One thing both Dale and I have been struggling with as we teach from a more constructivist place in math is how to get the students to

In my class, we've been focussing on rich talk, and examining in considerable detail the facets of oral language that can help make for an effective partner or group conversation in the academic context. As we learn about these things, we've been posting ideas on a pocket chart in the room so that students can refer back to them as they are talking in class. (See photo at the bottom of this post.) The idea is that students will transfer the "Rich Talk" skills to our math classes, thus learning more effectively from one another.

Too tired to attempt a proper debrief at the end of today's problem involving a number line pattern, I tried a different approach, having students instead share their solutions with first one and two peers in the class. I hoped this would give them the opportunity to both practise expressing themselves orally using some of the math vocabulary I had been modelling earlier in the lesson, and practise listening and understanding as their partner(s) shared solutions.

*listen*and*focus*during the debrief part of the 3-part lesson format. It is during this final part of the lesson that the teaching and learning is highlighted, and we are both finding that many students seem to lack the stamina to stay focused for 30 or more minutes of carpet time suggested in the Bansho and Math Congress literature.In my class, we've been focussing on rich talk, and examining in considerable detail the facets of oral language that can help make for an effective partner or group conversation in the academic context. As we learn about these things, we've been posting ideas on a pocket chart in the room so that students can refer back to them as they are talking in class. (See photo at the bottom of this post.) The idea is that students will transfer the "Rich Talk" skills to our math classes, thus learning more effectively from one another.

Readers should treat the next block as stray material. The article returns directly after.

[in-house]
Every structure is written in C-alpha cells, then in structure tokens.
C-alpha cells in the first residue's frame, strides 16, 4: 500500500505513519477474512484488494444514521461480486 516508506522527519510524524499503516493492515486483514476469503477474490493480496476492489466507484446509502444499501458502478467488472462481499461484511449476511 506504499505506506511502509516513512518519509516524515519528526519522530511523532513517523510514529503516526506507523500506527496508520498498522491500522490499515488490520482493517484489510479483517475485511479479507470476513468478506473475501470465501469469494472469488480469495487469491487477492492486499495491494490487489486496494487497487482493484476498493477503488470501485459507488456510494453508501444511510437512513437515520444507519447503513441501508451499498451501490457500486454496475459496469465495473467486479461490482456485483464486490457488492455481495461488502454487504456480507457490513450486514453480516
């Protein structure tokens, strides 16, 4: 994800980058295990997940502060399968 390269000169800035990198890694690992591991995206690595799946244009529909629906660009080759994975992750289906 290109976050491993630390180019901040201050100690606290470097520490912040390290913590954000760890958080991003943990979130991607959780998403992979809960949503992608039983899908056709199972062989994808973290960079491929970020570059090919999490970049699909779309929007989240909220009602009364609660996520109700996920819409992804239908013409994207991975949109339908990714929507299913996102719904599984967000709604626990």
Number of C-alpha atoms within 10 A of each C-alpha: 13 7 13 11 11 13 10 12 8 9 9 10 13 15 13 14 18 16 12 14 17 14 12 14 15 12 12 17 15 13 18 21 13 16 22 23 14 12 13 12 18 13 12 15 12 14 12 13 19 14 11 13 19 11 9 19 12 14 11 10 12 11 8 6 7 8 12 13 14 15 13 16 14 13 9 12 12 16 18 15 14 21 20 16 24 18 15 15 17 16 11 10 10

Too tired to attempt a proper debrief at the end of today's problem involving a number line pattern, I tried a different approach, having students instead share their solutions with first one and two peers in the class. I hoped this would give them the opportunity to both practise expressing themselves orally using some of the math vocabulary I had been modelling earlier in the lesson, and practise listening and understanding as their partner(s) shared solutions.

This approach actually worked quite well. I was impressed with how quickly students chose partners and got right to work discussing their solutions. Some of them even used the sentence stems we had been practising from our "Rich Talk" pocket chart!

While they did this, I continued wandering about with my clipboard and class list to listen in on various conversations, to see what I could glean from their "math talk". In some cases, I was able to observe considerable understanding, and ask questions to stretch some students into deeper thinking. (For example, one student noticed that one could count by 2s, 5s and 10s, and I asked whether 3 might work.) For students I had had a chance to observe or interact with sufficiently to form a grounded judgement, I noted their demonstrated level of understanding, and made a few anecdotal notes beside their names to illustrate. |